Hurricane Evacuation and Military Connectivity

The proposed new Route 460 also does not appear to be necessary or effective in meeting other objectives set forth for the project, such as hurricane evacuation and improving military connectivity. For example, significant hurricane evacuation potential can be realized by reversing eastbound lanes on the existing Routes 58 and 460 when necessary, and it is the bottlenecks on the local roads leading to these highways that are the true impediment to effective evacuation from this region—not the existing Route 460. Further, the McDonnell Administration has provided no evidence that the military views the new Route 460 project as a high priority, whereas military leaders have made clear that they prioritize projects such as Patriots Crossing, the Midtown Tunnel, extension of the light rail, improved access to facilities in the “Navy Triangle,” and other improvements to the Hampton Roads bridge and tunnel system.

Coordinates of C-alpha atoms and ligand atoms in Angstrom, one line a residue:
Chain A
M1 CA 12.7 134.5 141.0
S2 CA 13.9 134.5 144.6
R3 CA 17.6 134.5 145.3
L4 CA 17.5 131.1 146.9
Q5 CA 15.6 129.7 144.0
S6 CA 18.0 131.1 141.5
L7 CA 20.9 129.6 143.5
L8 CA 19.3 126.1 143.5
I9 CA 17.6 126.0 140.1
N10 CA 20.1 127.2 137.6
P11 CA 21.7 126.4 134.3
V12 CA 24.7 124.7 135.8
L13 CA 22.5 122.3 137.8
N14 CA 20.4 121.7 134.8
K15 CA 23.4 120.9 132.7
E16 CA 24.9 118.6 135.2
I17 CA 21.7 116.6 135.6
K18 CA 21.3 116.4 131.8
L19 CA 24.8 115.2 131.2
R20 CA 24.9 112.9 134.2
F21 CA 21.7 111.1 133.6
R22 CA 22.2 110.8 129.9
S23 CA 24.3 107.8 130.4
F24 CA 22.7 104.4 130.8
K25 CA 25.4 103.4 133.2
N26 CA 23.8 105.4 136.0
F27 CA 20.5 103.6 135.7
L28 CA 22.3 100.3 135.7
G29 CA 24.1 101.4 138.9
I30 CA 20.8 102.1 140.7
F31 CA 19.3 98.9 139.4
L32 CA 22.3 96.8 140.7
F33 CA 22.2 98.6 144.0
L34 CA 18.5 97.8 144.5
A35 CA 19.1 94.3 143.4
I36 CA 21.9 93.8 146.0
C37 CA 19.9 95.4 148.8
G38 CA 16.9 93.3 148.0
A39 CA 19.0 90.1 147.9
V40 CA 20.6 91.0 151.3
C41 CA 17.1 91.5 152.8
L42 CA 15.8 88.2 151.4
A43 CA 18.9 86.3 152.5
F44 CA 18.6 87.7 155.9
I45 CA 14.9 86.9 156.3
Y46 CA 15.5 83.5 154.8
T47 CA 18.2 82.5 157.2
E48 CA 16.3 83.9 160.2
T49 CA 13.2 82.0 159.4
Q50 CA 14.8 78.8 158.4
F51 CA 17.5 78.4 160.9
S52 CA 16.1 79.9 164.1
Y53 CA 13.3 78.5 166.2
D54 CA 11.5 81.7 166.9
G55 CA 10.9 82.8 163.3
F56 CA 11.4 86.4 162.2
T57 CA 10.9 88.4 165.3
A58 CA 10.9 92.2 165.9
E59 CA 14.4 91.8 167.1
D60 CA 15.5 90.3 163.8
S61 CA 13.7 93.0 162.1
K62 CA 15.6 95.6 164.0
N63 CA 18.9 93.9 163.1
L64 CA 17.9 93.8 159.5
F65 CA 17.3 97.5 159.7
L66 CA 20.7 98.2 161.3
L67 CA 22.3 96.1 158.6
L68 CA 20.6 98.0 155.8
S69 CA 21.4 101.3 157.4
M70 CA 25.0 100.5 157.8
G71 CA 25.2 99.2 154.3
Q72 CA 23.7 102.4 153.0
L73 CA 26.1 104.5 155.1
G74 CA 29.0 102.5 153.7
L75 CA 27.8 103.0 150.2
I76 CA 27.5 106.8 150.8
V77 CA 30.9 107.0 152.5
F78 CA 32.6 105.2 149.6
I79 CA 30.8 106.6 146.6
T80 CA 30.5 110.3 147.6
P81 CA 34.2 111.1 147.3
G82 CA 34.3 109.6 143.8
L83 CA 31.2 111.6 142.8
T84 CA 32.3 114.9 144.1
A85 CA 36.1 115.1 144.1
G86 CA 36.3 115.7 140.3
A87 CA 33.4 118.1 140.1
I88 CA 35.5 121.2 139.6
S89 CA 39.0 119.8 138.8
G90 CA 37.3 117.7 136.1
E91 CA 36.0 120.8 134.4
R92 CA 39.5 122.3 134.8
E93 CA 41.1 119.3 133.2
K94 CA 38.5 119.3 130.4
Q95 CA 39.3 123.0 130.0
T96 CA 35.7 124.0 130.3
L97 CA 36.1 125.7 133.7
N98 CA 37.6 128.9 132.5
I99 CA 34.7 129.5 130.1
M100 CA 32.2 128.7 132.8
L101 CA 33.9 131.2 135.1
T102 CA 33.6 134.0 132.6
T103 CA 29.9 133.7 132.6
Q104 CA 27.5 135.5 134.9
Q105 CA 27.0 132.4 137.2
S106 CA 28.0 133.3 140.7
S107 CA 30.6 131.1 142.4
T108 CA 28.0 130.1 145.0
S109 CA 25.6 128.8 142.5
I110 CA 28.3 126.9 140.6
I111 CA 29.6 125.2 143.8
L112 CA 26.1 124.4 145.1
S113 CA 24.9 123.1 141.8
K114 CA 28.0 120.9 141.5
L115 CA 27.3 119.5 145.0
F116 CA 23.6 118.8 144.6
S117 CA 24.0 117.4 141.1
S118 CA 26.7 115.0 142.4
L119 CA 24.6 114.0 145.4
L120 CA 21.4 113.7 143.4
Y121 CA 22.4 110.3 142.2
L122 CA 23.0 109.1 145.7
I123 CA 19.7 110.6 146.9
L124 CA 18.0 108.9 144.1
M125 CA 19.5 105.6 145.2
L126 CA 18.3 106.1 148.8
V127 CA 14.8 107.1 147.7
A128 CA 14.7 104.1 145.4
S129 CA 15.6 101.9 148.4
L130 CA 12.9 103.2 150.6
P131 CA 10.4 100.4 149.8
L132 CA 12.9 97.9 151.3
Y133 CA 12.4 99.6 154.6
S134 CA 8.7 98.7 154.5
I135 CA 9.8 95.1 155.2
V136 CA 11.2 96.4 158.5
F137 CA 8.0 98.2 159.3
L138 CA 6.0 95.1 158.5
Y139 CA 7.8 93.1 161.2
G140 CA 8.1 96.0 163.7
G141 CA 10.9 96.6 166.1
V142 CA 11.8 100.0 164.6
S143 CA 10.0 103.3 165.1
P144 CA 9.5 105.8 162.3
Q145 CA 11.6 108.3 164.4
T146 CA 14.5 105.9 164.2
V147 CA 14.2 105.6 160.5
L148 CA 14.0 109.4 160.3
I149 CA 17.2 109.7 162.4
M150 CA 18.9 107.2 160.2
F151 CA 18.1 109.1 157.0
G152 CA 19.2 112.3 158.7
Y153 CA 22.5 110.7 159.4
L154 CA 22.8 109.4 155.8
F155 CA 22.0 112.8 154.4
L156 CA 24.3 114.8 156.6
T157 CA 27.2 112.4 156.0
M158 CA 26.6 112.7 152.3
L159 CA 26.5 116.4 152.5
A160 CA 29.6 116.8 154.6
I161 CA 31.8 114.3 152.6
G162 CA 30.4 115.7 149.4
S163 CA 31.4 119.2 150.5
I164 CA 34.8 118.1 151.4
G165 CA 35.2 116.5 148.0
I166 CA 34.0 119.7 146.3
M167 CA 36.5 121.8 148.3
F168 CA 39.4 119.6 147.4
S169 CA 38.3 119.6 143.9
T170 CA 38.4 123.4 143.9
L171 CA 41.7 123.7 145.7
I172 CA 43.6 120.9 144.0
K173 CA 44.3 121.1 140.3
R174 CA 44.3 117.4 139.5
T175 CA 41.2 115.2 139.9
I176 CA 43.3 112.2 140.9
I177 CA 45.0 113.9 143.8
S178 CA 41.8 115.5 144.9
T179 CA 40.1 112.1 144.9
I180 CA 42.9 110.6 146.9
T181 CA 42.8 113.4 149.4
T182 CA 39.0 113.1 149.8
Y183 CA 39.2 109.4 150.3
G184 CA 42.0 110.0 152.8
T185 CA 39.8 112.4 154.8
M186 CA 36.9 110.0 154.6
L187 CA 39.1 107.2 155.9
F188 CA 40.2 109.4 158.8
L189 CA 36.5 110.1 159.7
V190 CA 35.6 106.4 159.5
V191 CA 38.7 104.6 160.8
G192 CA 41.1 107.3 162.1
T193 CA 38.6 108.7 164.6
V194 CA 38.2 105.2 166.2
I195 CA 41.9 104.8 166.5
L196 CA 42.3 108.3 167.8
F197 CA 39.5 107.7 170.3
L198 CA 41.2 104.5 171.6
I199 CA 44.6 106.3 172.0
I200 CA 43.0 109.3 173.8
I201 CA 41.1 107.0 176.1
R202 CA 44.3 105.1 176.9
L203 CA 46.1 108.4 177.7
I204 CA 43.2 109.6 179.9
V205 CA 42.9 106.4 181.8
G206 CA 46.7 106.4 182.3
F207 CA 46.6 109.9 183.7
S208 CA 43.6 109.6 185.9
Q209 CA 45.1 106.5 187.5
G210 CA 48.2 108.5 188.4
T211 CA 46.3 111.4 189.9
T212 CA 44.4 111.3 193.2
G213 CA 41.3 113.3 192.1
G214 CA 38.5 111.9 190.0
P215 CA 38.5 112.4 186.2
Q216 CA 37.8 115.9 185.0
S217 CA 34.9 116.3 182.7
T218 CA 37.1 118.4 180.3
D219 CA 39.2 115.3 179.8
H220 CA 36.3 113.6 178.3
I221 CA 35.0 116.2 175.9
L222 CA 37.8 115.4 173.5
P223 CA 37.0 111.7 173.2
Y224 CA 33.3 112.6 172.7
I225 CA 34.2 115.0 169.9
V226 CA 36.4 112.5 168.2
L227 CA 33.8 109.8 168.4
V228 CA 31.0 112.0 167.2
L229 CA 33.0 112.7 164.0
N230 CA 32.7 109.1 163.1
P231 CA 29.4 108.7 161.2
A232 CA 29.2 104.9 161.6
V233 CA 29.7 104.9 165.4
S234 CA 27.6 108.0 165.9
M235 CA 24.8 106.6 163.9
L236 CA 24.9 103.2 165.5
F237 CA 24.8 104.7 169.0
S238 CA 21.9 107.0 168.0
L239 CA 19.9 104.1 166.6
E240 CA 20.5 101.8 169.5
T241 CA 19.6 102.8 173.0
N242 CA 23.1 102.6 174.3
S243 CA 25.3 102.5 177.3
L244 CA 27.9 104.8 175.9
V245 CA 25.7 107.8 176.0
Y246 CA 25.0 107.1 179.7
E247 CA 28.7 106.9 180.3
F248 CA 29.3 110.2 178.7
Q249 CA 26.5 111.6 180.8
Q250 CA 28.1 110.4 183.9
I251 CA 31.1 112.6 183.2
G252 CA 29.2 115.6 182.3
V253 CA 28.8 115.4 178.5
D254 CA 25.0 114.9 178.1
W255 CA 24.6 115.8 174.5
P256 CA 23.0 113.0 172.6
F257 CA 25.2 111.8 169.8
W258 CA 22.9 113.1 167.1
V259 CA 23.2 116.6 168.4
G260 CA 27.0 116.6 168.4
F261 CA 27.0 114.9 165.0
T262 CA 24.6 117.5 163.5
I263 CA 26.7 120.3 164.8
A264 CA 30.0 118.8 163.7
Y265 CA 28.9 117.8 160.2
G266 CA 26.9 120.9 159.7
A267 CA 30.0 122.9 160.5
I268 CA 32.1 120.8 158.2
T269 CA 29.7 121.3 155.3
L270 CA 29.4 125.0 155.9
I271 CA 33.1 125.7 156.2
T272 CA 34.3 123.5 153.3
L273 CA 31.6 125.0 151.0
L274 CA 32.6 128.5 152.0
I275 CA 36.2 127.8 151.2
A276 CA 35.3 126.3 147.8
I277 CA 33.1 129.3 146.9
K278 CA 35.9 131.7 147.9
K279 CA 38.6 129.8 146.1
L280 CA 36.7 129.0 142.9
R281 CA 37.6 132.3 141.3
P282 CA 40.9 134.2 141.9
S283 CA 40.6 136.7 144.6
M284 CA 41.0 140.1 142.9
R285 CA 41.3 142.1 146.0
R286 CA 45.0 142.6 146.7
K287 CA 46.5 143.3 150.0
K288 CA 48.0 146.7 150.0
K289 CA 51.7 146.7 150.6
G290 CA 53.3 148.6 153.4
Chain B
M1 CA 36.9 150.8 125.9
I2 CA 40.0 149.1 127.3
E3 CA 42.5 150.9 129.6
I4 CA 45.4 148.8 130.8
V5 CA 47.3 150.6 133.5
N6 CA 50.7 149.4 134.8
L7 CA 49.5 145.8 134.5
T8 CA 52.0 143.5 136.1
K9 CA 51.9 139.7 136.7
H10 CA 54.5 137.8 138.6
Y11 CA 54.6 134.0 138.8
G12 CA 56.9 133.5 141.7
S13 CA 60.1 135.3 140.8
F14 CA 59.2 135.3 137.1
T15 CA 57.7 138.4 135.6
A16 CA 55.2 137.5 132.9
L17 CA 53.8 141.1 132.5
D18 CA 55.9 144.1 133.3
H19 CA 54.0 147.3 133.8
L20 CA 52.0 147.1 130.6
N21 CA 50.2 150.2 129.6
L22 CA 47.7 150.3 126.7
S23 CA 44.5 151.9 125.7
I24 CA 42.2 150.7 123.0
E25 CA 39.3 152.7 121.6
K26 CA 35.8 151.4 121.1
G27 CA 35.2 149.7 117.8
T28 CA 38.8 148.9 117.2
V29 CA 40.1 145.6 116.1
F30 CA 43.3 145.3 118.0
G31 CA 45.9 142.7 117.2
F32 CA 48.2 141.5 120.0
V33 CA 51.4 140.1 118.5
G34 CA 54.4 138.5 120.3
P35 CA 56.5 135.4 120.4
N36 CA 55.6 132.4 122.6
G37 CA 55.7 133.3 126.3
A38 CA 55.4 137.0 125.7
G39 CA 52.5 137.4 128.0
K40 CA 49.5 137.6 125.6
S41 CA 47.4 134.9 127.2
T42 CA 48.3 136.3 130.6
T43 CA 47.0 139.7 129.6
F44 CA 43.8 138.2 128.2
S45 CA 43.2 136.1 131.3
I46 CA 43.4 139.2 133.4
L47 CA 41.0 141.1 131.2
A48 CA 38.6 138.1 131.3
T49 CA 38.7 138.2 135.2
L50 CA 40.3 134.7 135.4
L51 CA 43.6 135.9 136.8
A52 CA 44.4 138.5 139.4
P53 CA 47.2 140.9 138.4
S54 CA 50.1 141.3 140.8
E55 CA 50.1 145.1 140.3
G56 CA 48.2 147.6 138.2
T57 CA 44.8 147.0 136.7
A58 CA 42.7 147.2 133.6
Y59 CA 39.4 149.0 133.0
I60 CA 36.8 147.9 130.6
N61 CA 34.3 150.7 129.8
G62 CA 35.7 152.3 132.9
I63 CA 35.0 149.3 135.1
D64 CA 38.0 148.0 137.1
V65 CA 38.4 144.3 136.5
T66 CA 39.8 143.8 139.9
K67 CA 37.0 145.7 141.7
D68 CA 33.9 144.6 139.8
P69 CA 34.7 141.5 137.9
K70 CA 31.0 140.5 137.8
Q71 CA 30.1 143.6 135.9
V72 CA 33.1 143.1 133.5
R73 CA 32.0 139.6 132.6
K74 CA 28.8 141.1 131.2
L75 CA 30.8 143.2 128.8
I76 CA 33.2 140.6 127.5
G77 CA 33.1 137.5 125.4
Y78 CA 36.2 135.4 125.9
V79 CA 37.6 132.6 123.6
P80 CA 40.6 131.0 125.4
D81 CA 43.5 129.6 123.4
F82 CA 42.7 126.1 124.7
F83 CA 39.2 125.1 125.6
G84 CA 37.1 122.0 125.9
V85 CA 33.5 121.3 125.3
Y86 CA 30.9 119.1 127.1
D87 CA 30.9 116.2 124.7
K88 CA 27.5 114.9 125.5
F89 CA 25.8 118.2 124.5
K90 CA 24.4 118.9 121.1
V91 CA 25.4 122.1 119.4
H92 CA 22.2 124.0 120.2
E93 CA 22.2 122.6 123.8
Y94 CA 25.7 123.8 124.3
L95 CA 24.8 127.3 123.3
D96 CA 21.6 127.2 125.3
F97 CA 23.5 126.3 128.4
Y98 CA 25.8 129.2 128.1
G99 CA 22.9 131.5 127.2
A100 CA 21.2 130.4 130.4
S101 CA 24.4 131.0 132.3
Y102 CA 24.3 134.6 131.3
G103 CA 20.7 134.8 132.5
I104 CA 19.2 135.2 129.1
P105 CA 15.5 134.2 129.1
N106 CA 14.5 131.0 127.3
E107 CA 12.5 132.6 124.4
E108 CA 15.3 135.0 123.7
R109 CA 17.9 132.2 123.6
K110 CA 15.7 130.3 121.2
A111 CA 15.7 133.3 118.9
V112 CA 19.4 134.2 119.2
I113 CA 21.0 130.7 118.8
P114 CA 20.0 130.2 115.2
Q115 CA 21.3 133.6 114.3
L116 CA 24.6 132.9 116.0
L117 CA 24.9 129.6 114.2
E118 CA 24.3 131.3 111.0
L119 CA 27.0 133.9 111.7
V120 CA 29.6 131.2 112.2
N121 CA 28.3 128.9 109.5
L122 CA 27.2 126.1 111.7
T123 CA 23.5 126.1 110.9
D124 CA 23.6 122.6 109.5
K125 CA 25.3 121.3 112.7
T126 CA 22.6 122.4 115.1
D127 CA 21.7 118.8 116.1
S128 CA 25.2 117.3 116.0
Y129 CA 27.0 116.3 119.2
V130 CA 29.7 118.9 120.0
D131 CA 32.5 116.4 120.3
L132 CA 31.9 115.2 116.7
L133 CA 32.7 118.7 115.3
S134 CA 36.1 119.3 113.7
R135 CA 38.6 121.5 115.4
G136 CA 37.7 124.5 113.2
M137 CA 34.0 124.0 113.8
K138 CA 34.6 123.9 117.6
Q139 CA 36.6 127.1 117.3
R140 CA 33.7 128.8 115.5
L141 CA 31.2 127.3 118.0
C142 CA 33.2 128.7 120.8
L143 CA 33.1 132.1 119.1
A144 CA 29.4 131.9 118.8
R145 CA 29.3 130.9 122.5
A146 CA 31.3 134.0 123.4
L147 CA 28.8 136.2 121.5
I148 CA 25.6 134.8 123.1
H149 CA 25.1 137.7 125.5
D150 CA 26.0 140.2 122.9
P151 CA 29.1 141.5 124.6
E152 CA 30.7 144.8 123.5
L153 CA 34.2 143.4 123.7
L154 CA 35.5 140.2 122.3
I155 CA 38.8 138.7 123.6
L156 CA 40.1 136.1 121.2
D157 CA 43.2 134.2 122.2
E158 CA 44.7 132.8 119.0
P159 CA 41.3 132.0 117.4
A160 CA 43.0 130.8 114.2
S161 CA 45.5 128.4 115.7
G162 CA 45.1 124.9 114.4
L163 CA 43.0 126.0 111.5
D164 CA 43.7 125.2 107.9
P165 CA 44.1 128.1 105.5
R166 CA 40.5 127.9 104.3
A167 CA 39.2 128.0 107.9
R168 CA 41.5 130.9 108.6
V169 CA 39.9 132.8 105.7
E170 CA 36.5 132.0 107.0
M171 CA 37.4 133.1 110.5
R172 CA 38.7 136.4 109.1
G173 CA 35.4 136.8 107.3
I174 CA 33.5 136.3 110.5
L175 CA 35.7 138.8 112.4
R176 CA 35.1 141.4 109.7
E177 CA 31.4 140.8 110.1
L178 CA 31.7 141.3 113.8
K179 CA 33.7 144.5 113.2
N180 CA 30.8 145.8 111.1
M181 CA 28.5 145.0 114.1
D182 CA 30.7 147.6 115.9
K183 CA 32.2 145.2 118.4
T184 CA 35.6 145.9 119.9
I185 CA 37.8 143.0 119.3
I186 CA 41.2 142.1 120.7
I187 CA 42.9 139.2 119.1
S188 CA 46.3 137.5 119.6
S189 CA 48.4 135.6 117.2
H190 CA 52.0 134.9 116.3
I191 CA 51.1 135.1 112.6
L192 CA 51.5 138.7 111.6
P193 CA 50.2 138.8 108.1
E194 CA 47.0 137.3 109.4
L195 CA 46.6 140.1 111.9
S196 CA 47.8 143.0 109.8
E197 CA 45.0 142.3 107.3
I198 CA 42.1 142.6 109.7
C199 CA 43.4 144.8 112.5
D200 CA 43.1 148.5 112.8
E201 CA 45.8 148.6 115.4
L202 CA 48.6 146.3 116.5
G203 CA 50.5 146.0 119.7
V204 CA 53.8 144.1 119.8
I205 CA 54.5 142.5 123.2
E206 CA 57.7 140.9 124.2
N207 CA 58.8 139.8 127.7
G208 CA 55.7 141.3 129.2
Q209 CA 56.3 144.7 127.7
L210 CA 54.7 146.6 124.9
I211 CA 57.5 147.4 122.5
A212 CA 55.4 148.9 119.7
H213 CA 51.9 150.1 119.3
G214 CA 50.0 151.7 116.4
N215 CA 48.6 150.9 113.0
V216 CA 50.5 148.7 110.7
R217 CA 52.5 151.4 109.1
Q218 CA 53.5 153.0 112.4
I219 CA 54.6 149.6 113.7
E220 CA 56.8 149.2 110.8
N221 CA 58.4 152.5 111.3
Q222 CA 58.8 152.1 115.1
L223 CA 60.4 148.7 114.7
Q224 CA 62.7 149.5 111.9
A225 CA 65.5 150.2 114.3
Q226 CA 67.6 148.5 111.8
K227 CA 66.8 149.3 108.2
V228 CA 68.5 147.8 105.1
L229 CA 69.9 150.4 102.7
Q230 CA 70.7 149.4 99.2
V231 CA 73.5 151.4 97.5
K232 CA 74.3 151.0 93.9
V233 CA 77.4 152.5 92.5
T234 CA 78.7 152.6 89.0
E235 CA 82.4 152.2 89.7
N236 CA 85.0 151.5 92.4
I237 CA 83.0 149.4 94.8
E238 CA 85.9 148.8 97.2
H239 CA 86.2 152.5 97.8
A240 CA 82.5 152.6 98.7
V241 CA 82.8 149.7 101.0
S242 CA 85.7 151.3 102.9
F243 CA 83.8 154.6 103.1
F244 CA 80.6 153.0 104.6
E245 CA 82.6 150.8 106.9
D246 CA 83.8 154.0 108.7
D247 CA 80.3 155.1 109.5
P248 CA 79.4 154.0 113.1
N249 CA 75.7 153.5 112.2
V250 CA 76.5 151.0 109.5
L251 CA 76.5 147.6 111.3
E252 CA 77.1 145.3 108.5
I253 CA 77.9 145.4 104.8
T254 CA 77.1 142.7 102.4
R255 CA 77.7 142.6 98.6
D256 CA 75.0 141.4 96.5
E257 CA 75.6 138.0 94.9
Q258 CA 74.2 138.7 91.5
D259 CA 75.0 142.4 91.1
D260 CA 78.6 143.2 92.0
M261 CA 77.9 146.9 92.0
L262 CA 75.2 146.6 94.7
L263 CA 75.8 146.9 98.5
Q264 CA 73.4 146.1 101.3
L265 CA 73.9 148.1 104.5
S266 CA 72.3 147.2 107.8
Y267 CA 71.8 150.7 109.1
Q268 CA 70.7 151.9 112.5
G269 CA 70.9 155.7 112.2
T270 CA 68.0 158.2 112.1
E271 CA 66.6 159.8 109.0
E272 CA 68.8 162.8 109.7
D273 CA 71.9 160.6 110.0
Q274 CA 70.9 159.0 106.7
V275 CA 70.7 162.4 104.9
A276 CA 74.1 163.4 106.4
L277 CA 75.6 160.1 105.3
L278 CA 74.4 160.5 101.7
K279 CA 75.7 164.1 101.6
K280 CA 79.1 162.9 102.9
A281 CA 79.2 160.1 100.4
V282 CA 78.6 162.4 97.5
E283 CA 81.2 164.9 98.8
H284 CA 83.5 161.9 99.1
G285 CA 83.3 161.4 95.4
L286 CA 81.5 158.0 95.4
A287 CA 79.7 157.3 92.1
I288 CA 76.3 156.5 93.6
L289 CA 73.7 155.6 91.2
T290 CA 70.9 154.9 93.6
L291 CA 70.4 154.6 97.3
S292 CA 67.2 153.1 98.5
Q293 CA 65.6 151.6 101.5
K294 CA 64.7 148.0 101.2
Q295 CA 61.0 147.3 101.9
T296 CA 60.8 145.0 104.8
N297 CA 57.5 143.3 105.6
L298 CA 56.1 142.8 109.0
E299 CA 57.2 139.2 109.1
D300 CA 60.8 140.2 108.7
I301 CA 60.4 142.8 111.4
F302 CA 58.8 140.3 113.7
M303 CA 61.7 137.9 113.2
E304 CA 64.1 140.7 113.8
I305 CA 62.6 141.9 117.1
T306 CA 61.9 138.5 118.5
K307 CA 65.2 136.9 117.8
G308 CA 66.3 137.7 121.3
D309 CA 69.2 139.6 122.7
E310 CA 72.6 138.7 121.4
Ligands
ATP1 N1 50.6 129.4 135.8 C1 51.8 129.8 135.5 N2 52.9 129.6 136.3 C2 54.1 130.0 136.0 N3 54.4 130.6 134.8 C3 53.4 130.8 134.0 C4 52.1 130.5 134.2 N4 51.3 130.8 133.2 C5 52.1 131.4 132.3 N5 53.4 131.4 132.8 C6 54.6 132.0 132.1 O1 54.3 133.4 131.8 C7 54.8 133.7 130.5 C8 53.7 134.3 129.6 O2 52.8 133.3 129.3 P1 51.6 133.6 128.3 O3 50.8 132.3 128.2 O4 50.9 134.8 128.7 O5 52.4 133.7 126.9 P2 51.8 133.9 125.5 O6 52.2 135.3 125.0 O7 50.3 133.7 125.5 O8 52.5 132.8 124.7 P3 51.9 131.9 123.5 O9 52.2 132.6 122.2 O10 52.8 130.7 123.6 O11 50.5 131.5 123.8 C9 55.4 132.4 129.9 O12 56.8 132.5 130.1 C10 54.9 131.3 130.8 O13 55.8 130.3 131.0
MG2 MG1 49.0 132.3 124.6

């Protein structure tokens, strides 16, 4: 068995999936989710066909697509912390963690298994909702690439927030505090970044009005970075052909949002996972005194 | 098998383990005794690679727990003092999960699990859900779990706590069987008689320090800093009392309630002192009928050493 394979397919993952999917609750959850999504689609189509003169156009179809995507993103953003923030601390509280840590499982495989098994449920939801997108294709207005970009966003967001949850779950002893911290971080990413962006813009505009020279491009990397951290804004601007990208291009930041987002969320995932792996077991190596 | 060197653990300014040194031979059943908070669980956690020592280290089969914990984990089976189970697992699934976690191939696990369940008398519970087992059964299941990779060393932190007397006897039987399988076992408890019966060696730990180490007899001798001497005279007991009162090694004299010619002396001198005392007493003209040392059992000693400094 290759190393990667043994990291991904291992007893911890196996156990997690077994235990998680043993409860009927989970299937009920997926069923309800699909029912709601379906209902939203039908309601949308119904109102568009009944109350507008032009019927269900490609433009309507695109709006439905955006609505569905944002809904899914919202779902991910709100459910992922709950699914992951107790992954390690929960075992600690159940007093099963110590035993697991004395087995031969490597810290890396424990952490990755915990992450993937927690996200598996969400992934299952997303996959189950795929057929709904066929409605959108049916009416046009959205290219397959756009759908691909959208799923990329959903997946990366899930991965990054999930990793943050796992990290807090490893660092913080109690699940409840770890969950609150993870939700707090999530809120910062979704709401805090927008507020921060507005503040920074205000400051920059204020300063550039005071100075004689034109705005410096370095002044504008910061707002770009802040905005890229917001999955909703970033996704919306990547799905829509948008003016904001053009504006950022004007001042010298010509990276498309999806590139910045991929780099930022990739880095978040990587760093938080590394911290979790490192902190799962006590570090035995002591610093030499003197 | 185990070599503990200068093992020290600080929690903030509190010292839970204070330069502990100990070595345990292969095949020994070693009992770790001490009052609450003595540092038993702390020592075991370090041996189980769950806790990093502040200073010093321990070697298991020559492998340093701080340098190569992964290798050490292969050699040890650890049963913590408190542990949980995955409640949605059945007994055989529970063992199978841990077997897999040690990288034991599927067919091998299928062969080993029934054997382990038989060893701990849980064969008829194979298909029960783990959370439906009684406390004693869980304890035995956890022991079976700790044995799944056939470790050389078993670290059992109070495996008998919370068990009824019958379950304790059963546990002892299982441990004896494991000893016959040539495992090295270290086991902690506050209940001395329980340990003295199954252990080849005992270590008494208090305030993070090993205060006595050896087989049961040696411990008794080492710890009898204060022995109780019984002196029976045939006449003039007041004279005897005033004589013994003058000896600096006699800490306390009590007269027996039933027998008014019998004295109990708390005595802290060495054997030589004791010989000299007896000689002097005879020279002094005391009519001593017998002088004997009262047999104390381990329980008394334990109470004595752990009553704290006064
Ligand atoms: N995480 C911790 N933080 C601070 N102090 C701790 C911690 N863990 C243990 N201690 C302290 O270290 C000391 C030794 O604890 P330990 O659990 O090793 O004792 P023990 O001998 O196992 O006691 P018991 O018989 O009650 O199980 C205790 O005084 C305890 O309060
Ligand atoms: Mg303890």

We urge you to immediately request the McDonnell Administration to halt ongoing and planned work on this project (including engineering, design, and right-of-way acquisition) until you have taken office, so that you can fully and objectively reconsider this project in light of its severe environmental harms and its limited benefits in comparison to other projects in this region. We hope you will agree that this project is unnecessary and would waste scarce resources that should instead be invested in projects that can do far more to address Hampton Roads’ critical transportation needs.